Montaigne’s library was not just a repository or a work space. It was a chamber of marvels, and sounds like a sixteenth-century version of Sigmund Freud’s last home in London’s Hampstead: a treasure-house stuffed with books, papers, statuettes, pictures, vases, amulets, and ethnographic curiosities, designed to stimulate both imagination and intellect.
The library also marked Montaigne out as a man of fashion. The trend for such retreats had been spreading slowly through France, having begun in Italy in the previous century. Well-off men filled chambers with books and reading-stands, then used them as a place to escape to on the pretext of having to work. Montaigne took the escape factor further by removing his library from the house altogether. It was both a vantage point and a cave, or, to use a phrase he himself liked, an arrière-boutique: a “room behind the shop.”
“Sorry the man, to my mind, who has not in his own home a place to be all by himself, to pay his court privately to himself, to hide!”
“How does one achieve peace of mind?” On the latter point, Plutarch’s advice was the same as Seneca’s: focus on what is present in front of you, and pay full attention to it.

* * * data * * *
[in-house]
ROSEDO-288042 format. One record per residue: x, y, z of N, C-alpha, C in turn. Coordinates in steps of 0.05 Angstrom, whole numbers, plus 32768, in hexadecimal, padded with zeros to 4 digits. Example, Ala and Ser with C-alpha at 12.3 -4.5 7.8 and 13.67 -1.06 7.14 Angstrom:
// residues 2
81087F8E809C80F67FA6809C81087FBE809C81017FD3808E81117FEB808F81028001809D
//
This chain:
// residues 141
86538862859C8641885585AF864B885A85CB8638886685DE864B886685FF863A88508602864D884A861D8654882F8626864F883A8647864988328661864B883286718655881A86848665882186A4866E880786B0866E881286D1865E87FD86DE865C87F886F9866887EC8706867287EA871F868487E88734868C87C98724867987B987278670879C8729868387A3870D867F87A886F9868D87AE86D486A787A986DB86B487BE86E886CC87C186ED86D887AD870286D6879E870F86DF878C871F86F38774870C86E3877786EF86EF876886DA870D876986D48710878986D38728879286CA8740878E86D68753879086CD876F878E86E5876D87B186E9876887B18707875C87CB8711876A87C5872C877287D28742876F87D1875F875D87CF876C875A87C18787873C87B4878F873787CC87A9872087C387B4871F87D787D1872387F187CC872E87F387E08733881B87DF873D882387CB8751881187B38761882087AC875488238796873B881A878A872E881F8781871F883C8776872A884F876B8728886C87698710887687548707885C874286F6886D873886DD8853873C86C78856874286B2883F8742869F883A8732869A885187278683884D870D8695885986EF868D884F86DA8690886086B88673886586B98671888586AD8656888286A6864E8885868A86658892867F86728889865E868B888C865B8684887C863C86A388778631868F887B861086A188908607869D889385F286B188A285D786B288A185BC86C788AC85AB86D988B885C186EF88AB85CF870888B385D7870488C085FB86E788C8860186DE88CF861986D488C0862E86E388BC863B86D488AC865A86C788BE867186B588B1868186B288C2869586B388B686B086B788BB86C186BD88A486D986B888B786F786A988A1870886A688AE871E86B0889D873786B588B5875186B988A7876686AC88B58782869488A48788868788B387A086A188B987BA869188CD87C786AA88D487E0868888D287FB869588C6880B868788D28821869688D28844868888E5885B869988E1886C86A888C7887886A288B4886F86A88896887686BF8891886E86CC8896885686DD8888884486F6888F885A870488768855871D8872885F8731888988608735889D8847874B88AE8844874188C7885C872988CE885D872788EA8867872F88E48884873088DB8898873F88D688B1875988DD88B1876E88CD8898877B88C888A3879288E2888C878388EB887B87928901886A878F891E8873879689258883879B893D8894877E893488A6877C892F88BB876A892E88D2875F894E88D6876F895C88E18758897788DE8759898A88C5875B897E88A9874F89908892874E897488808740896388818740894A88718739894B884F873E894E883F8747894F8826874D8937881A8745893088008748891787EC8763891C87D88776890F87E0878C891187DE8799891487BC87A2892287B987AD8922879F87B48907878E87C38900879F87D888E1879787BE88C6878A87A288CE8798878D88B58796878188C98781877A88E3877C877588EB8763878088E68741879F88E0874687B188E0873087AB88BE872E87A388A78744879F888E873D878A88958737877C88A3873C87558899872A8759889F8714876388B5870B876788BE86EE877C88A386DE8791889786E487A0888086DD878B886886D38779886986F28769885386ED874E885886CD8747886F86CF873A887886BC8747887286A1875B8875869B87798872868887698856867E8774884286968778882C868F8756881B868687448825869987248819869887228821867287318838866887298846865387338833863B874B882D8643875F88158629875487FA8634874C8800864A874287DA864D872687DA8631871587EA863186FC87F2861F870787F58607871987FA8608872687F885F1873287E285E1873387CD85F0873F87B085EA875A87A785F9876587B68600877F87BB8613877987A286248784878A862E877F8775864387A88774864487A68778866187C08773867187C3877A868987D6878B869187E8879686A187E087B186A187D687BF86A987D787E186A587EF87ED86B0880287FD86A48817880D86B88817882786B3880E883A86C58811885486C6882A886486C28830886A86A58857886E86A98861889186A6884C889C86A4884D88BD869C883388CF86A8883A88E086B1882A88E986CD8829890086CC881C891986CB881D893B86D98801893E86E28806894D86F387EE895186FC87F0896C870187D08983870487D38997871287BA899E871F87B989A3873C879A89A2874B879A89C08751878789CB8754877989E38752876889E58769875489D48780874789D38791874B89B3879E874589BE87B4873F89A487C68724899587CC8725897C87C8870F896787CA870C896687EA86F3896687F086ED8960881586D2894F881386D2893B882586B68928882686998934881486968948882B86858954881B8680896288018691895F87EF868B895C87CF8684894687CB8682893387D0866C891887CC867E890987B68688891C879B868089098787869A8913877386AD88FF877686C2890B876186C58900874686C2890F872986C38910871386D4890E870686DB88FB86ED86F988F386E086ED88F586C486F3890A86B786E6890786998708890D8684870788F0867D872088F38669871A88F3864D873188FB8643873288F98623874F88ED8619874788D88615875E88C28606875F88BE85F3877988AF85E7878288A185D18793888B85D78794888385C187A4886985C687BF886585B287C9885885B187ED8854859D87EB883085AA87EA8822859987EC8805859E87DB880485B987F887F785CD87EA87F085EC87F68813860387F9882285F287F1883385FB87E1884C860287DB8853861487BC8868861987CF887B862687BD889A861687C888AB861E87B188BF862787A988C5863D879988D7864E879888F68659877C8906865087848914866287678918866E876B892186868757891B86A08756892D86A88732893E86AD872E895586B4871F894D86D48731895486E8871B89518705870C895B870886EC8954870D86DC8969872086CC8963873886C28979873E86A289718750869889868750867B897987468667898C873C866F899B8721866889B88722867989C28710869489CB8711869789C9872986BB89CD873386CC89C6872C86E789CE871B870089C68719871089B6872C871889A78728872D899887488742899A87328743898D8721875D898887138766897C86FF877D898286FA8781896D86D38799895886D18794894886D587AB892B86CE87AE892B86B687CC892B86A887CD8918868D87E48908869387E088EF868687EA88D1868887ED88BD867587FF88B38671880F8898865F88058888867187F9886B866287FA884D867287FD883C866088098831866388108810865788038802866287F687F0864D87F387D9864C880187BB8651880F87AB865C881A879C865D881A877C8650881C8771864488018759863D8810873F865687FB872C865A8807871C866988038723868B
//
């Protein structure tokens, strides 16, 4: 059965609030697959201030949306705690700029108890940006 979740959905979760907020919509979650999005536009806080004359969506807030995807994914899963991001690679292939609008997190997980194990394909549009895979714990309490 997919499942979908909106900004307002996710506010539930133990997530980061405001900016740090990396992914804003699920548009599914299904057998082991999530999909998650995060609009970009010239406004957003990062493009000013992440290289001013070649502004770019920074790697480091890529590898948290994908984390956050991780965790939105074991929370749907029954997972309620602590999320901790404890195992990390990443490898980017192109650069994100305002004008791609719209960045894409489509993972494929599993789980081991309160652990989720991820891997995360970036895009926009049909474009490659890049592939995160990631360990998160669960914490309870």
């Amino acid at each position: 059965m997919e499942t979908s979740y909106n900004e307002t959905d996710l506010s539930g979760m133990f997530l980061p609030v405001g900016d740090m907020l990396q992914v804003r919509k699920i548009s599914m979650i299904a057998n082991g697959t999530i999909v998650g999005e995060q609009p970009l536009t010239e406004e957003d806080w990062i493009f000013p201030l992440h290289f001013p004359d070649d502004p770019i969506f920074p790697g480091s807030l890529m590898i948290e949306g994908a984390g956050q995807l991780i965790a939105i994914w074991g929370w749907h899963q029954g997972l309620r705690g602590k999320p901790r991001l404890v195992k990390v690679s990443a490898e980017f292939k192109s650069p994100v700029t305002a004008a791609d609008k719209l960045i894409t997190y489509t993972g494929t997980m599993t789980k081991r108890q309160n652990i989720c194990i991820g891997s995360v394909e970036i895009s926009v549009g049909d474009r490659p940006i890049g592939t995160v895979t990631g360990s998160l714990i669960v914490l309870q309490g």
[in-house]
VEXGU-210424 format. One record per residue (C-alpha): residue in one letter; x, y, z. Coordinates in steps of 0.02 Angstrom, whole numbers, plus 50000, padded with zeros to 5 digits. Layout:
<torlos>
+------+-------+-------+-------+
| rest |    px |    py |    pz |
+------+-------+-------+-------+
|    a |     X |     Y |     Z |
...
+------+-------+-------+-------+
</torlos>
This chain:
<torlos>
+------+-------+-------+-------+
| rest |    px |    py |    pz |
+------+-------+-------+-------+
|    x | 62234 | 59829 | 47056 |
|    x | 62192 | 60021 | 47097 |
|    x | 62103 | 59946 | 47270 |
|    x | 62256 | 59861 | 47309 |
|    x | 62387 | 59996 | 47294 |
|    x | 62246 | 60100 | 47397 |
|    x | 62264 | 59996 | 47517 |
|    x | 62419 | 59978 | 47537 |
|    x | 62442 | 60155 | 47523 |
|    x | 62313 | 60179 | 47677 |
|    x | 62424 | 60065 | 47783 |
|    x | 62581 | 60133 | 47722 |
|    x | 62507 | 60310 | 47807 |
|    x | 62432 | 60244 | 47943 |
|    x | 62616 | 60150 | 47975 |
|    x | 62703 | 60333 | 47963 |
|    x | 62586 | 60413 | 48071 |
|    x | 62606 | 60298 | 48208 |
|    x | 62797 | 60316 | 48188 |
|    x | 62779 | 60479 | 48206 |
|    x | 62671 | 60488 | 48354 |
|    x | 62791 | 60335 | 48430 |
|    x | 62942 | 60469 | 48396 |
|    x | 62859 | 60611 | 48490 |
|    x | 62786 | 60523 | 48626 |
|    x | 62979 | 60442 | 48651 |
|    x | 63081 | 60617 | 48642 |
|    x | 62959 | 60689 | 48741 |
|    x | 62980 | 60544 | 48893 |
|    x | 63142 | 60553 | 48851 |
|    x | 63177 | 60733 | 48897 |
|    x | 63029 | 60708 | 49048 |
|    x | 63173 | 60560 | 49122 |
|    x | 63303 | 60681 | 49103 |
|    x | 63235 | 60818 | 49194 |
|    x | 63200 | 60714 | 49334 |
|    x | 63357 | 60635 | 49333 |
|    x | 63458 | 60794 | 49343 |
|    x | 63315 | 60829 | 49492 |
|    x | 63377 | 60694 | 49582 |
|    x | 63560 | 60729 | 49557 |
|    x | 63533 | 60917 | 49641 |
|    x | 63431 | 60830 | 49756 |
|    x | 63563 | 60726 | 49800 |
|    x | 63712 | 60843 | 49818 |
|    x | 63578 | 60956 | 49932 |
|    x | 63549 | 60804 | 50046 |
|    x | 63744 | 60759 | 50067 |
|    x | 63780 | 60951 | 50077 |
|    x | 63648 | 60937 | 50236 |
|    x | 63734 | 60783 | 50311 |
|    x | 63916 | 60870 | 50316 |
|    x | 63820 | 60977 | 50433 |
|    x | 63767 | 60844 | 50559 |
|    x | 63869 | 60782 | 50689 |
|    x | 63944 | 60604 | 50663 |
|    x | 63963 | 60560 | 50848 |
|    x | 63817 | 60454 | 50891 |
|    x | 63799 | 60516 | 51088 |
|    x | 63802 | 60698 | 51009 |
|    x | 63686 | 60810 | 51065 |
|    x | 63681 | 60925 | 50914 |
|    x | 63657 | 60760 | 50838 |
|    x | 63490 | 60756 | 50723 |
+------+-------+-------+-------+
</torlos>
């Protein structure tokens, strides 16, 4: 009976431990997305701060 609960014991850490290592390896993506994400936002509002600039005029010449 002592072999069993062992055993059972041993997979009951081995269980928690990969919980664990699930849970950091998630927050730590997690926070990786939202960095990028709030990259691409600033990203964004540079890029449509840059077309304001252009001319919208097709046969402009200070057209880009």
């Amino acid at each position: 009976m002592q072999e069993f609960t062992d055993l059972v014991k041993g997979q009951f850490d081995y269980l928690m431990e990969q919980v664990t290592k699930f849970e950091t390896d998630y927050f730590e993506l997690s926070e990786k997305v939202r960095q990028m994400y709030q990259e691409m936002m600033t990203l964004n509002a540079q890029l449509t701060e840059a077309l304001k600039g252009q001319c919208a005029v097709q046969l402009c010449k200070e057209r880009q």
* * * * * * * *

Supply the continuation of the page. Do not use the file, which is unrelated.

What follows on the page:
Montaigne used his essays to learn.
Often, books need not be used at all. One learns dancing by dancing; one learns to play the lute by playing the lute. The same is true of thinking, and indeed of living. Every experience can be a learning opportunity: “a page’s prank, a servant’s blunder, a remark at table.” The child should learn to question everything: to “pass everything through a sieve and lodge nothing in his head on mere authority and trust.” Traveling is useful; so is socializing, which teaches the child to be open to others and to adapt to anyone he finds around him. Eccentricities should be ironed out early, because they make it difficult to get on with others. “I have seen men flee from the smell of apples more than from harquebus fire, others take fright at a mouse, others throw up at the sight of cream, and others at the plumping of a feather bed.” All this stands in the way of good relationships and of good living. It can be avoided, for young human beings are malleable.
How to Live: Or A Life of Montaigne in One Question and Twenty Attempts at an Answer
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“We all are learning, modifying, or destroying ideas all the time. Rapid destruction of your ideas when the time is right is one of the most valuable qualities you can acquire. You must force yourself to consider arguments on the other side.
— Charles T. Munger”
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